Small Town Roots

031505_Divinity_Library_57It is a rather small building, a humble one story white house, but it is perhaps the most important building in our town. The Grafton Community Library is a historical site that holds some of the town’s most valuable treasures; but, many of Grafton’s residents have no idea the significance this small building really has. I have been going to the Grafton library for as long as I can remember, and throughout the years it has helped fuel my love for reading and has opened my life up to many new possibilities. Although it is a small library, there is something there for everyone. I began volunteering at the library during my senior year of high school and working there has showed me there is so much more to it. It provides community services that are above and beyond those of other libraries. When I began going to school at Catholic Central in 2005, the library served as an after school activity for me and my sister. I have seen firsthand how the staff at our library strives to make it a place where everyone is welcome and comfortable. The library’s patrons vary in age, come from all walks of life, and have diverse interests, yet, there is an activity that everyone can get involved in. There is a children’s sing along group, a quilting organization, a summer reading program, and even a meeting room available for community events. Spending time at the library has made me curious about its origin …
The Grafton Free Library was established in 1945 by the Grafton Community League, formally known as the Grafton Defense Council. The council served as a watch guard in the area and was the head of the civilian defense activities to help benefit the war effort. When these activities became negligible and the council was no longer needed, the council disbanded and became the Grafton Community League. This league supported all community activities, including the publishing of the town’s local newspaper, The Defender. Perhaps the most important special project of the group was the establishment of a community library. Initially the library was housed in the parsonage of the Methodist Church, and the library’s first collection was funded by donations from many residents including Granville Hicks, Grafton’s most famous resident and renowned literary critic. Granville was the leader of a small group that was fighting with the town in order to open up a community library. In 1946, Granville and his wife Dorothy became fed up with the board’s postponement of the creation of the library, and bought the small lot that the library is currently built on. The land was originally known as the Nathan Hakes House and the site of the very first Grafton town board meeting in 1807. The Grafton Defense Council was able to raise enough money to fund the library through food sales, talent shows, dances, bingo parties, plays, and many other events. Many hours of volunteer labor went into the building of our town library. When the library was completed in 1954, it was decided that it would be dedicated to the men and women who had served in World War II, including the three Grafton natives that had died in combat. Granville Hicks continued to be an active participant in all of the library’s volunteer operations, until in failing health, he moved to New Jersey in 1975.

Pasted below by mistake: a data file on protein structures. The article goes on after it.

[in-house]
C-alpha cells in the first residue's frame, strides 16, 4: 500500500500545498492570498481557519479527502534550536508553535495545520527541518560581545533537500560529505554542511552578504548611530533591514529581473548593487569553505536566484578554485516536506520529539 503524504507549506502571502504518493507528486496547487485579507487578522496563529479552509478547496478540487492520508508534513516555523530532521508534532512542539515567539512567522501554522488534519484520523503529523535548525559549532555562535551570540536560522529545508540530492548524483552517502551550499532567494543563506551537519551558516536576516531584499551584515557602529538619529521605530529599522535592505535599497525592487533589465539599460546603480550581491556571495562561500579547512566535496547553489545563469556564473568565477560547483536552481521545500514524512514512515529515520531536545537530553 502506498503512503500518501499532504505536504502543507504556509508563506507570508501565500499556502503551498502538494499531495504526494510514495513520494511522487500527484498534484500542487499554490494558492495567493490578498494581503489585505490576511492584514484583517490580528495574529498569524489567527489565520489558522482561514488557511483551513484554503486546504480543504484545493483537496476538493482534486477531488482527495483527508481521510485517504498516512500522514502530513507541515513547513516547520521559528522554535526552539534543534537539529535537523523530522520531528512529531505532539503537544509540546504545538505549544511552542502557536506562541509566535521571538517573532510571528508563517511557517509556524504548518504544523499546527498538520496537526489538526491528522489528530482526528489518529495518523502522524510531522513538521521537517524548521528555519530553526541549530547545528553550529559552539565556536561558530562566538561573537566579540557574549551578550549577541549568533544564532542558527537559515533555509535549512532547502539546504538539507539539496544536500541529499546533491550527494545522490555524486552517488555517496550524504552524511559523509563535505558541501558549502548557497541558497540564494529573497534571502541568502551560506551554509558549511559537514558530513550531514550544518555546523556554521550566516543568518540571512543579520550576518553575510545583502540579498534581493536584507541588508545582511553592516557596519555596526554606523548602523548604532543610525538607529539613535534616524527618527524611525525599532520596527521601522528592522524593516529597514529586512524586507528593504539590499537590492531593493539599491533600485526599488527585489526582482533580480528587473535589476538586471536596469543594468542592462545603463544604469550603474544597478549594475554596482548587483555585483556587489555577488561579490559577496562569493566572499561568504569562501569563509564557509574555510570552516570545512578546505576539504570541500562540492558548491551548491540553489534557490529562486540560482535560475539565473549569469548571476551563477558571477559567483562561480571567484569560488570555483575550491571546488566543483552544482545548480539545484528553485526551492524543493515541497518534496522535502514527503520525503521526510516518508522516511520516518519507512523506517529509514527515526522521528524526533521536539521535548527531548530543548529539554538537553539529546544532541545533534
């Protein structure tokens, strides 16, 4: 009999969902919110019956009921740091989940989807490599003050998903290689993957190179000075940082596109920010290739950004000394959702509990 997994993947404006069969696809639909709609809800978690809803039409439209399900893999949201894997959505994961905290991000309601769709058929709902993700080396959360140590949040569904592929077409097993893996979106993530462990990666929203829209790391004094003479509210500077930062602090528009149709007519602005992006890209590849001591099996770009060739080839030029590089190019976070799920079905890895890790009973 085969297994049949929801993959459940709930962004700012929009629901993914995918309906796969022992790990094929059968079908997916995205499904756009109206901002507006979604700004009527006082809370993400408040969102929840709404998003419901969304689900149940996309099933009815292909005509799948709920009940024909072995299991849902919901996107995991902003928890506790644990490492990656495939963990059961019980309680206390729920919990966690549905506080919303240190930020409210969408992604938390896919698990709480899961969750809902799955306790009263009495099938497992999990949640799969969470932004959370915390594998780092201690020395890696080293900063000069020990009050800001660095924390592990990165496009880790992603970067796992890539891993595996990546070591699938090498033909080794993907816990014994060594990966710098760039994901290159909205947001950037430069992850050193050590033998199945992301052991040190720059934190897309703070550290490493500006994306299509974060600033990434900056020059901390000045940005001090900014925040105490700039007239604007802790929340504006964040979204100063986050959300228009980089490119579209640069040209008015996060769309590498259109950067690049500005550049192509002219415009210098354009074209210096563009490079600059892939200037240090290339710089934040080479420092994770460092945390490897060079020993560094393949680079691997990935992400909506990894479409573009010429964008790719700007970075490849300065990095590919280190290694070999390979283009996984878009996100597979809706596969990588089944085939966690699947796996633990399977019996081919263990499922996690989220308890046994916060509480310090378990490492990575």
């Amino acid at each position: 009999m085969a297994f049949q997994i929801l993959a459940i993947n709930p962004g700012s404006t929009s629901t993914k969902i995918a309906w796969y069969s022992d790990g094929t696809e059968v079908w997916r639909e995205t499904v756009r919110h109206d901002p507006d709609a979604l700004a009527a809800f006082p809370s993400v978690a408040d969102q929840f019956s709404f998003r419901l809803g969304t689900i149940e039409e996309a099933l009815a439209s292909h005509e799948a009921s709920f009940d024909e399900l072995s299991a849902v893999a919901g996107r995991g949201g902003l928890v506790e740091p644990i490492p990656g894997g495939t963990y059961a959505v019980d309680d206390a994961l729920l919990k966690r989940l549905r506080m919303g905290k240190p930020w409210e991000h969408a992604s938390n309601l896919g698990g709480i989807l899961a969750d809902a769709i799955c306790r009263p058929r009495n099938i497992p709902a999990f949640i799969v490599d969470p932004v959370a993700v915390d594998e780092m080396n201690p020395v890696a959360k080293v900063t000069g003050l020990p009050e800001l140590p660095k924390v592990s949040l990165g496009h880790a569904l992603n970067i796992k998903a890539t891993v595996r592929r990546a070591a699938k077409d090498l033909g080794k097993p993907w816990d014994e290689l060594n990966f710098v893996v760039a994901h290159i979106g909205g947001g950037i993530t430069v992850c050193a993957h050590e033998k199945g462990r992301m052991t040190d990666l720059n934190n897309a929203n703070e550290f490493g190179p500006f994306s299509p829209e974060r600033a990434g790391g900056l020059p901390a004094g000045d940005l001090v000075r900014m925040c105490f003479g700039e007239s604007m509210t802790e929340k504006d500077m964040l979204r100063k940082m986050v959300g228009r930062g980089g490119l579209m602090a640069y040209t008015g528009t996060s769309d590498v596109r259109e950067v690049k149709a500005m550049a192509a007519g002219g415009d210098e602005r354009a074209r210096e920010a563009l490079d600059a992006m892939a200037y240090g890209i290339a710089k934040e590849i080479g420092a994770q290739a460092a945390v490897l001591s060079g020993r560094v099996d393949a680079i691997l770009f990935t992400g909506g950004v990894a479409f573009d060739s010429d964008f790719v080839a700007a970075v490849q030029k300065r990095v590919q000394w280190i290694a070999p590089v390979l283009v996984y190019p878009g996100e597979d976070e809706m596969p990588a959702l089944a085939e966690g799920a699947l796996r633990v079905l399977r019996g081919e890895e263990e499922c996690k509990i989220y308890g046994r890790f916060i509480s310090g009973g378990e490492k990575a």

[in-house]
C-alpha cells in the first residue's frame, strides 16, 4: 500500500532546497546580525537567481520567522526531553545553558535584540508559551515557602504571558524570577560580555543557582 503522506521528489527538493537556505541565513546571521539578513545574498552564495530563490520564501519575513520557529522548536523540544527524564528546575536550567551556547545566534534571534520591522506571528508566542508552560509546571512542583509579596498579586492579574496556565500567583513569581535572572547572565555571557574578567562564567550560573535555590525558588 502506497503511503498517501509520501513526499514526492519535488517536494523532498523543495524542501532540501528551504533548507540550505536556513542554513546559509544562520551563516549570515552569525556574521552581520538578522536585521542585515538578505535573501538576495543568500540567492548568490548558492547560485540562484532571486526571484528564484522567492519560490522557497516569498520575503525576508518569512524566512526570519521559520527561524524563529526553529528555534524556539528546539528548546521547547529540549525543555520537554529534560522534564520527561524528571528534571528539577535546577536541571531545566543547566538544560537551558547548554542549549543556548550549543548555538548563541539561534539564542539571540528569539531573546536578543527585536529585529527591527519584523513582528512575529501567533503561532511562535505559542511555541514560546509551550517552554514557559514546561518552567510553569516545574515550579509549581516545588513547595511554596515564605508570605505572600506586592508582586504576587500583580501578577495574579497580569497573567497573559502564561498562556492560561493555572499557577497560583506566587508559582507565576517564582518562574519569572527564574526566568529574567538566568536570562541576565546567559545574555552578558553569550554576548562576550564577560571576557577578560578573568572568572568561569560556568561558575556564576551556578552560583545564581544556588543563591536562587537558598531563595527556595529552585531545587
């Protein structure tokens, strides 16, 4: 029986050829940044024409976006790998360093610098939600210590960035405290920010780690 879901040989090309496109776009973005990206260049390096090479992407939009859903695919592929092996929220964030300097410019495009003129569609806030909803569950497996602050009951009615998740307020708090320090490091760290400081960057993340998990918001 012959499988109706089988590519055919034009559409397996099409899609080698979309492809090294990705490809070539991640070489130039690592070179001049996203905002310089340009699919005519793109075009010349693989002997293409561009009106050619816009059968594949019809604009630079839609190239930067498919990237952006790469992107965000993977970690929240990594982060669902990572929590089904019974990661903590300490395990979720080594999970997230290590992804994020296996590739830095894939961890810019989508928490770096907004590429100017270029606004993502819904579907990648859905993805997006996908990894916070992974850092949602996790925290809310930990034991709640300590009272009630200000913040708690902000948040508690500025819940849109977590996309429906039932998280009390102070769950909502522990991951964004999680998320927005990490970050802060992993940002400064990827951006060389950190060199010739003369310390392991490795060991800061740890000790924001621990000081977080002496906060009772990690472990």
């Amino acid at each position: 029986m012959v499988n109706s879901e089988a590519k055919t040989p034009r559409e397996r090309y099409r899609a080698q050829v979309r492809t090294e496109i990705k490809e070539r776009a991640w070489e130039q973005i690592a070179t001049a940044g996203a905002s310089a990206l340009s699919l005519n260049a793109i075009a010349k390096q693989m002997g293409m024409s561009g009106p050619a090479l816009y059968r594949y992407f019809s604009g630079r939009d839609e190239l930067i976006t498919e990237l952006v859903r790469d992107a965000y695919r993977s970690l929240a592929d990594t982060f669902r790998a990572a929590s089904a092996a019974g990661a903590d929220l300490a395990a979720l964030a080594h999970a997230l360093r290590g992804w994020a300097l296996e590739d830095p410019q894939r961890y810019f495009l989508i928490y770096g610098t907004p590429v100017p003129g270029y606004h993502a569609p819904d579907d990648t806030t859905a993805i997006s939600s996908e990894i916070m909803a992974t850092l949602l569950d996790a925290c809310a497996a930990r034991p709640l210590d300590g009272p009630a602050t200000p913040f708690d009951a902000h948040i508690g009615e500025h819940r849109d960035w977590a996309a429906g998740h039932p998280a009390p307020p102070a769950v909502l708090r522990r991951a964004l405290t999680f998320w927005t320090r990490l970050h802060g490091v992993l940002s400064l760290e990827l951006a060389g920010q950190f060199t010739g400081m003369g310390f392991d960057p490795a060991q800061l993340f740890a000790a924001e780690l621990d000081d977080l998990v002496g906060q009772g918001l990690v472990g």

In 1993 the Grafton Community League and the Grafton Free Library consolidated into the Grafton Community Library, and shortly after the library received its provisional charter from the New York State Board of Regents. At this time, the library also began a rehabilitation project that expanded the building to its current state and made it fully handicapped accessible. The rehabilitation project was funded by a grant from the Howard and Bush Foundation of Troy and matching funds from the New York State Education Department. On April 30, 1998, the library began circulating online and initiated an important step forward in the modernization of the library’s system.
Today the library has a collection with thousands of items and has completed renovations expanding from its original size. The collection is home to not only books, but also DVDs, VHS, audiotapes, CDs, and periodicals. In the past couple of years the library has upgraded their Internet to a wireless high-speed connection that is available for all members of the community twenty-four seven. Even though I do not visit my hometown library as much as I did in high school I will never forget my small town roots and the lessons that Grafton has taught me. The library has fueled my love for reading and exploring the world. I know that the Grafton Community Library and all the resources it has made available to me has had a major impact on my future and will continue to impact my life.


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